Practically speaking, cheap code is incredibly expensive

Now, Company B’s “cheap” code costs them hundreds of thousands per year in engineering, customer support, and QC to maintain, while driving away talent and delivering an increasingly irritating experience to customers. And the costs of this product will just keep rising.

In other words, their product has become their problem, and now serves as an anchor holding them back. Failure is just around the corner. a line chart with two lines. One, labelled "expensive engineer" is high in the beginning, but drops off. The other, labelled "'cheap' engineer" is low in the beginning, but climbs and then stays high

Now let’s return to Company A

Company A, as you may have already guessed, hired Senior Engineers like Geocene. As a team, Geocene has learned the lessons of cheap engineering many times. Whether we’re designing software internally or for our clients, we never “save” money with cheap engineering.

To prove this point, take an example of where Geocene put our money where our mouth is. A few years ago, Geocene needed to build a complex product for our own internal use. This wasn’t a client’s project—it was intellectual property that we would own. We could have tried to learn how to build this system ourselves, but our internal engineers were not experienced with this particular technical subject area. So, we hired a senior backend engineer with about 15 years of experience.

Now, this was not a small investment. The engineer’s work cost us nearly a half-million dollars, which was a significant portion of our entire early budget.

Plus, the first half of that half million dollars was spent planning! He didn’t write a single line of code! He also spent a lot time writing tests, so when future code was created it wouldn’t break existing features, and if it did, we’d know immediately what happened and could catch it before our customers did. We also wanted to be sure the product would work even with 100K sensors pointed at it, so we built a synthetic fleet and pointed it at the system to test it.

It took a person-year of effort before we had anything we could show a customer.

After launch, with real data pointed at the system, we then spent another 6 person-months refining the code to fix issues that naturally show up at that point, which we were able to address easily thanks to the number of tests built into the code. Then, without much time or additional money, our product began to work. And that was it – our product just…kept working, and when we needed to add new features, it was easy.

Although the upfront cost was high, the maintenance cost for our product plunged to about $250 per month within two years. In a wild twist, years after spending $500K internally on our own product, we began working with a client who had built almost the exact same platform. However, this client used Company B’s “cheap” engineering strategy. At that point, the client was 5+ years in and spending about $750k/year on an 8-person team of frazzled engineers, customer service reps, and overseas QC, all frantically working to keep the entire project from bursting into flames.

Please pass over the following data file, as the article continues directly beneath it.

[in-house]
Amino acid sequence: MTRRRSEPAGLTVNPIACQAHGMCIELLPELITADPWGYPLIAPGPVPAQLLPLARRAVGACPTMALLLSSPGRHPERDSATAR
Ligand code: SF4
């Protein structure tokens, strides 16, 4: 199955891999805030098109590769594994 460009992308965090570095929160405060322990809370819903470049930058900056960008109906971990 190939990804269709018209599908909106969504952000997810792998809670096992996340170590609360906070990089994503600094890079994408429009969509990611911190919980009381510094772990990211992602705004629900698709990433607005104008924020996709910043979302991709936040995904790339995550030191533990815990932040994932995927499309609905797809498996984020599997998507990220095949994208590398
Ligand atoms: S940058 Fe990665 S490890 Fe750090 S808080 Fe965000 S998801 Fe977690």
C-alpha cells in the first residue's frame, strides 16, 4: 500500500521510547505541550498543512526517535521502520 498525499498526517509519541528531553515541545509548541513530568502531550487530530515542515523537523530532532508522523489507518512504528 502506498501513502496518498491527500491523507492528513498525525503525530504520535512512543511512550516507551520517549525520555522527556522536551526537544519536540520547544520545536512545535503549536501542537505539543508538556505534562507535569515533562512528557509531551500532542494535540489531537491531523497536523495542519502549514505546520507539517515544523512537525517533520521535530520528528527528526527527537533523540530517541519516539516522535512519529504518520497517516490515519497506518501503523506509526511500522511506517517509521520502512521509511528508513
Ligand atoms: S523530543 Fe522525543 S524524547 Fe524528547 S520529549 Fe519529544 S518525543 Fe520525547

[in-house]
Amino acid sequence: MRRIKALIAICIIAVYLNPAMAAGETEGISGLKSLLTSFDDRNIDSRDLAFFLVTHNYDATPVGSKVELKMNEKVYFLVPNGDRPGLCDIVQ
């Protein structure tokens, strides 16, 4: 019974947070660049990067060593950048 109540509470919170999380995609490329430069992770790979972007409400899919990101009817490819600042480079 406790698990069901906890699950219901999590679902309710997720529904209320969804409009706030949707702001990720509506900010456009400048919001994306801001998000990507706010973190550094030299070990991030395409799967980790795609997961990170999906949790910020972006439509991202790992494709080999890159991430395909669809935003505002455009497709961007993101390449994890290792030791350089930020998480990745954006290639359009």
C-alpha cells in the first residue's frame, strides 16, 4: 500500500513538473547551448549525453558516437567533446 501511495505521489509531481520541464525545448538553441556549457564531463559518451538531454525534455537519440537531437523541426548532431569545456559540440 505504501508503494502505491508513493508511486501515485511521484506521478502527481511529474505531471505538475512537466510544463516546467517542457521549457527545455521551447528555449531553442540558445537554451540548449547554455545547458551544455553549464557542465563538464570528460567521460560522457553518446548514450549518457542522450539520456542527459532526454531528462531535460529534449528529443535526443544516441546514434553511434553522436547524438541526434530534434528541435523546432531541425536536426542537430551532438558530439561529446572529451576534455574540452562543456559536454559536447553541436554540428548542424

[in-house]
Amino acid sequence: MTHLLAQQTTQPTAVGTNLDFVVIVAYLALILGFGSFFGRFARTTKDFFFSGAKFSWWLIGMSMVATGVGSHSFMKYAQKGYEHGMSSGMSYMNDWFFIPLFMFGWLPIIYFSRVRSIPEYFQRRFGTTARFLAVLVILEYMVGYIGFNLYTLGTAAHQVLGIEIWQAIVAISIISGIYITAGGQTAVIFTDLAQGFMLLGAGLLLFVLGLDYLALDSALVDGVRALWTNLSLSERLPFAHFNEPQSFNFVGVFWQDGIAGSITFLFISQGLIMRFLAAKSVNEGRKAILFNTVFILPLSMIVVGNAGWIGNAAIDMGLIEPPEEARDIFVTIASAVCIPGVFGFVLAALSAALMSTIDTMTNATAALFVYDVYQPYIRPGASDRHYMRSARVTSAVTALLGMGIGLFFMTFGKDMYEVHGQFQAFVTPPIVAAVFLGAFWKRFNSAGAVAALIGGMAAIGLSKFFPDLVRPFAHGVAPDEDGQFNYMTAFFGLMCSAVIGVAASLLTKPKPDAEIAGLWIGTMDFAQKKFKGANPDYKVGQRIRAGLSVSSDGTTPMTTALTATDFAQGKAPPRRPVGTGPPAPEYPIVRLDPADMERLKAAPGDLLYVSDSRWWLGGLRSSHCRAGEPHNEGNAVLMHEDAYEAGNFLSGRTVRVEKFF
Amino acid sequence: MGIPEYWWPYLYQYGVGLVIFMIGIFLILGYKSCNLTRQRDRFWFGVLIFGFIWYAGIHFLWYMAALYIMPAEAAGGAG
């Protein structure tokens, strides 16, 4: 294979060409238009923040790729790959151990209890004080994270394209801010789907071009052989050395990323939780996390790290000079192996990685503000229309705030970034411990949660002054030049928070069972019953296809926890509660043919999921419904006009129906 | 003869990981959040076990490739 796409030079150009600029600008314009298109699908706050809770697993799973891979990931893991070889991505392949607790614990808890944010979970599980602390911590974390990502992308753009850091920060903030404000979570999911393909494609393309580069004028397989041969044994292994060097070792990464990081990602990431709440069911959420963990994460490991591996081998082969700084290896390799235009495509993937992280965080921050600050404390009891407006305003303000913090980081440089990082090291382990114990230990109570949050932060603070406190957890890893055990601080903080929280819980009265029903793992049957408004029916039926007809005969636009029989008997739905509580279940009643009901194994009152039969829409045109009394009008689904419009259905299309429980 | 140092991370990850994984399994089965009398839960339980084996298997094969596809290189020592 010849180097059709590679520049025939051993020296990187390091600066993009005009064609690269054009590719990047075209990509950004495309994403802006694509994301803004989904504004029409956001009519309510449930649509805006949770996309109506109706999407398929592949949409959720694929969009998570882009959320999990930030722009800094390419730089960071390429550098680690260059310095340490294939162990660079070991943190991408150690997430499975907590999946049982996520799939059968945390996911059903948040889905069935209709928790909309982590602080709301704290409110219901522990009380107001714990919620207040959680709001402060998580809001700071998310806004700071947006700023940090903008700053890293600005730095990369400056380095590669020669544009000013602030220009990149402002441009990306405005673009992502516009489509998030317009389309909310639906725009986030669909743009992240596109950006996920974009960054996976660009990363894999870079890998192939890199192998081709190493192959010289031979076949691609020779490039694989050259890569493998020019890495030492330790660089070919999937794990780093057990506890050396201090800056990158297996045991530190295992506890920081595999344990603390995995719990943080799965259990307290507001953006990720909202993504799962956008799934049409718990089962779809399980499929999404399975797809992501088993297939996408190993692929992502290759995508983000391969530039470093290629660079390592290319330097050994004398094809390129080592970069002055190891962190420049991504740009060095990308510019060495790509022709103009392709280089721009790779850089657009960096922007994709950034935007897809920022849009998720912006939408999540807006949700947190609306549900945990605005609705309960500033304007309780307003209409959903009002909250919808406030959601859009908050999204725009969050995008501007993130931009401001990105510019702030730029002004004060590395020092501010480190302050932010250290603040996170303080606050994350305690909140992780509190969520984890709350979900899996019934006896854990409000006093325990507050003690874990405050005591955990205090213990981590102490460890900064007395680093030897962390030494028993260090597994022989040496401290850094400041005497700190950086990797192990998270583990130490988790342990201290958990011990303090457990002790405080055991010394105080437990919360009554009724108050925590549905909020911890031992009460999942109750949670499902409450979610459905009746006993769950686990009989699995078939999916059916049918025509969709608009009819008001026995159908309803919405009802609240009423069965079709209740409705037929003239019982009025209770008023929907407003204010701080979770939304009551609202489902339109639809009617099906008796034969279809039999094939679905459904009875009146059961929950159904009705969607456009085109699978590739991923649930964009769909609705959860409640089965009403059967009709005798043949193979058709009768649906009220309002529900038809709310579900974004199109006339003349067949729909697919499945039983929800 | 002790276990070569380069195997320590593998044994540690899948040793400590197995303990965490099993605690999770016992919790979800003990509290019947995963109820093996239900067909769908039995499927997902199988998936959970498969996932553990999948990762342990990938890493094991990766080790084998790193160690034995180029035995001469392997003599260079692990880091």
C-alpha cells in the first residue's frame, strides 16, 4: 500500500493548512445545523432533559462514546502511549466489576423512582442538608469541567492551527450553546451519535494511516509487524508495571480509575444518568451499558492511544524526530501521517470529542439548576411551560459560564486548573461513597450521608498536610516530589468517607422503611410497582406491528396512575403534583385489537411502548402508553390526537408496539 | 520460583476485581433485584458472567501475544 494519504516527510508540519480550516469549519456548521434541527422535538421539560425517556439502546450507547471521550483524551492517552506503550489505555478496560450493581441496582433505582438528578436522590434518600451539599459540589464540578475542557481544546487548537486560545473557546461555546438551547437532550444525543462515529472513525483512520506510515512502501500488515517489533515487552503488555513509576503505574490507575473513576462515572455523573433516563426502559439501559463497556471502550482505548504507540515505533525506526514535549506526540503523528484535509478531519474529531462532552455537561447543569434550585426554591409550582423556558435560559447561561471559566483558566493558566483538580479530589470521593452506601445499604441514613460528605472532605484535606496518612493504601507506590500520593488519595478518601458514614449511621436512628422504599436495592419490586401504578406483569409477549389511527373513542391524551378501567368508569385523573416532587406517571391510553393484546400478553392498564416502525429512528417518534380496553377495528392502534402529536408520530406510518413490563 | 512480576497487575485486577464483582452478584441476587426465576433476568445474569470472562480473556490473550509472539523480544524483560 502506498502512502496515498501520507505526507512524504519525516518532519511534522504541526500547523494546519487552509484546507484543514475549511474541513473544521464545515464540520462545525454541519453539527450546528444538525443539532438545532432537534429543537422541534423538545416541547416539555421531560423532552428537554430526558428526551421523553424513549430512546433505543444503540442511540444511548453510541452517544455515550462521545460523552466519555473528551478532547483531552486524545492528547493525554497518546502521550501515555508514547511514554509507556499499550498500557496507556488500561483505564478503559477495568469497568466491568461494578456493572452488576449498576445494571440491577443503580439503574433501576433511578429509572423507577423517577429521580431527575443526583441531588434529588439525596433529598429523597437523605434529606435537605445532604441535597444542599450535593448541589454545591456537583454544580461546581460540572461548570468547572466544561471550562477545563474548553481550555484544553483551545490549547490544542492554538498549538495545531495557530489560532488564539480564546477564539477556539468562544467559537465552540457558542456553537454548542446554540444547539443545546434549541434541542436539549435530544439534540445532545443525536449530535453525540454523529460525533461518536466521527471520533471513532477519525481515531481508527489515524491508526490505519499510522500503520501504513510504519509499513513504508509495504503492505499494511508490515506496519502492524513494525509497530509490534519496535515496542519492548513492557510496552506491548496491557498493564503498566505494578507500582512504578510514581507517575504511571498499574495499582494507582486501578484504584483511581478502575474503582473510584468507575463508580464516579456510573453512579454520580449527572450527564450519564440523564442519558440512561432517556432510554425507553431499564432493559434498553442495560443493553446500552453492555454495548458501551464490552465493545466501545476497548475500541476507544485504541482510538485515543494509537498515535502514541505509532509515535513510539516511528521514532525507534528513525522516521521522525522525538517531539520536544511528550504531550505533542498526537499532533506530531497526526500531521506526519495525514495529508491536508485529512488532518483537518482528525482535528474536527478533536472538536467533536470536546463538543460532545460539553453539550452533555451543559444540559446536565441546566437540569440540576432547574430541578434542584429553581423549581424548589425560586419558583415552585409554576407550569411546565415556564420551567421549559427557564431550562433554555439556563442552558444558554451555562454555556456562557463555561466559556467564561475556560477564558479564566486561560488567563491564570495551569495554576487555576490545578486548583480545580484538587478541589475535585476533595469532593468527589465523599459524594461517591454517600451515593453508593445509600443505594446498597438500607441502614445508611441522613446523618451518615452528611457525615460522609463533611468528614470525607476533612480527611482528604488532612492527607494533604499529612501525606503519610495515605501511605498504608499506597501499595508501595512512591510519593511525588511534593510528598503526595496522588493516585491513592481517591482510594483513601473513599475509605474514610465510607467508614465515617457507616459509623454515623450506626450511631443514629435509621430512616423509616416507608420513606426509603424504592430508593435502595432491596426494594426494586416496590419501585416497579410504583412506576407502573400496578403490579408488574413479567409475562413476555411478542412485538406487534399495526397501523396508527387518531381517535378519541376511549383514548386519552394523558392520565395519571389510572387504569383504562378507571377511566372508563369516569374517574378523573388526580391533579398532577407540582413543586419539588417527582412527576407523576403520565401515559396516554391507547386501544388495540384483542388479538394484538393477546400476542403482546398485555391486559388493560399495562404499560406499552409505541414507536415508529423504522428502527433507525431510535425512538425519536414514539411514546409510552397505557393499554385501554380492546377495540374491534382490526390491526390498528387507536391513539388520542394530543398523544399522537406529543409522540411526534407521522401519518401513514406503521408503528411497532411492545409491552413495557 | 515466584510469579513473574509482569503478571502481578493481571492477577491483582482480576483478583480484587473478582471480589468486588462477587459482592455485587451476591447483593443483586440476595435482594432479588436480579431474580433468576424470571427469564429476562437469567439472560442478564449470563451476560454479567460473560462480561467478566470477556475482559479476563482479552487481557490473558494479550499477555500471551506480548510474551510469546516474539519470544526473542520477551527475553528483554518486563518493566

Your product shouldn’t be your problem. Just the opposite—it can be a rocket ship pulling your whole company to the stratosphere.

Geocene is your device engineering partner

Now, our point here is not that we’re so great and that everyone else is doing it wrong. Trust us, the only reason we know what not to do is because we’ve done it the wrong way ourselves!

But now that we’ve learned from it, we hope to help other startups avoid the pitfalls associated with low-cost upfront engineering, because we’ve seen too many companies fall into the void of cheap engineering, never to return.

If you’re a startup thinking about going cheap with your engineering talent, please, please, please reconsider. Sure, it’s objectively cheaper dollar-wise over a short time horizon. But believe us when we say it’s much more expensive down the road.

Even more important than the cost is the fact that dysfunctional code creates dysfunctional companies. Walking through the offices of these companies, you’re reminded of being at the DMV. Nobody wants to be there, everyone is exhausted, the product is beating everyone up, and they can’t get good talent.

The good news is that there is a better way. We’d love to help you lay down a solid foundation for your product that benefits your company year after year. We’ve been there, we know how to do it well, and we know we only succeed when our clients do. Our work isn’t about flash - it’s about solid foundations, clean code, good long-term decisions, and capital spent on just the right portions of the project.